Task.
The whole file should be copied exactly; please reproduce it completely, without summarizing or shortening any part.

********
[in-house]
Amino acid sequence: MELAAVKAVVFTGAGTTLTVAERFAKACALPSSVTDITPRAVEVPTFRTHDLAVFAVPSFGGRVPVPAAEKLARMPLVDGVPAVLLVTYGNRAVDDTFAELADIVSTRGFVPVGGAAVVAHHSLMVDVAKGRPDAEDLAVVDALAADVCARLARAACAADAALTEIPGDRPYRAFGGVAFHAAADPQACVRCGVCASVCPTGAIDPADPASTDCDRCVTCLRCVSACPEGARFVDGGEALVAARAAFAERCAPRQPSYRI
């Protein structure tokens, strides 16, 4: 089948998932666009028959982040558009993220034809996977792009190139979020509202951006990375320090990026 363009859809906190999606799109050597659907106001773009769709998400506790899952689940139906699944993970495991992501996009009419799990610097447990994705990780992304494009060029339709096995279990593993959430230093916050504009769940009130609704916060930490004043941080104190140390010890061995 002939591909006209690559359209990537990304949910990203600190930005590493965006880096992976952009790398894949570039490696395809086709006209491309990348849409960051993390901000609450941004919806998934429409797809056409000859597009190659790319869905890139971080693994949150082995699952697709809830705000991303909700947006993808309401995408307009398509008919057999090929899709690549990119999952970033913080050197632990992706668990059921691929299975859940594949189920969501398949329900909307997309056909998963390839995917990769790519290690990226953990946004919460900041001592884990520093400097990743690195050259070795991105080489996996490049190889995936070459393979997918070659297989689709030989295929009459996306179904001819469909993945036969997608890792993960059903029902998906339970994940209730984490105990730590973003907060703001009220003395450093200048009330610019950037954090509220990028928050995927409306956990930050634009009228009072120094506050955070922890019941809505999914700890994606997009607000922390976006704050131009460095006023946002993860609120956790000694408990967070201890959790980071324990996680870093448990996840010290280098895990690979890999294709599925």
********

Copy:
[in-house]
Amino acid sequence: MELAAVKAVVFTGAGTTLTVAERFAKACALPSSVTDITPRAVEVPTFRTHDLAVFAVPSFGGRVPVPAAEKLARMPLVDGVPAVLLVTYGNRAVDDTFAELADIVSTRGFVPVGGAAVVAHHSLMVDVAKGRPDAEDLAVVDALAADVCARLARAACAADAALTEIPGDRPYRAFGGVAFHAAADPQACVRCGVCASVCPTGAIDPADPASTDCDRCVTCLRCVSACPEGARFVDGGEALVAARAAFAERCAPRQPSYRI
């Protein structure tokens, strides 16, 4: 089948998932666009028959982040558009993220034809996977792009190139979020509202951006990375320090990026 363009859809906190999606799109050597659907106001773009769709998400506790899952689940139906699944993970495991992501996009009419799990610097447990994705990780992304494009060029339709096995279990593993959430230093916050504009769940009130609704916060930490004043941080104190140390010890061995 002939591909006209690559359209990537990304949910990203600190930005590493965006880096992976952009790398894949570039490696395809086709006209491309990348849409960051993390901000609450941004919806998934429409797809056409000859597009190659790319869905890139971080693994949150082995699952697709809830705000991303909700947006993808309401995408307009398509008919057999090929899709690549990119999952970033913080050197632990992706668990059921691929299975859940594949189920969501398949329900909307997309056909998963390839995917990769790519290690990226953990946004919460900041001592884990520093400097990743690195050259070795991105080489996996490049190889995936070459393979997918070659297989689709030989295929009459996306179904001819469909993945036969997608890792993960059903029902998906339970994940209730984490105990730590973003907060703001009220003395450093200048009330610019950037954090509220990028928050995927409306956990930050634009009228009072120094506050955070922890019941809505999914700890994606997009607000922390976006704050131009460095006023946002993860609120956790000694408990967070201890959790980071324990996680870093448990996840010290280098895990690979890999294709599925």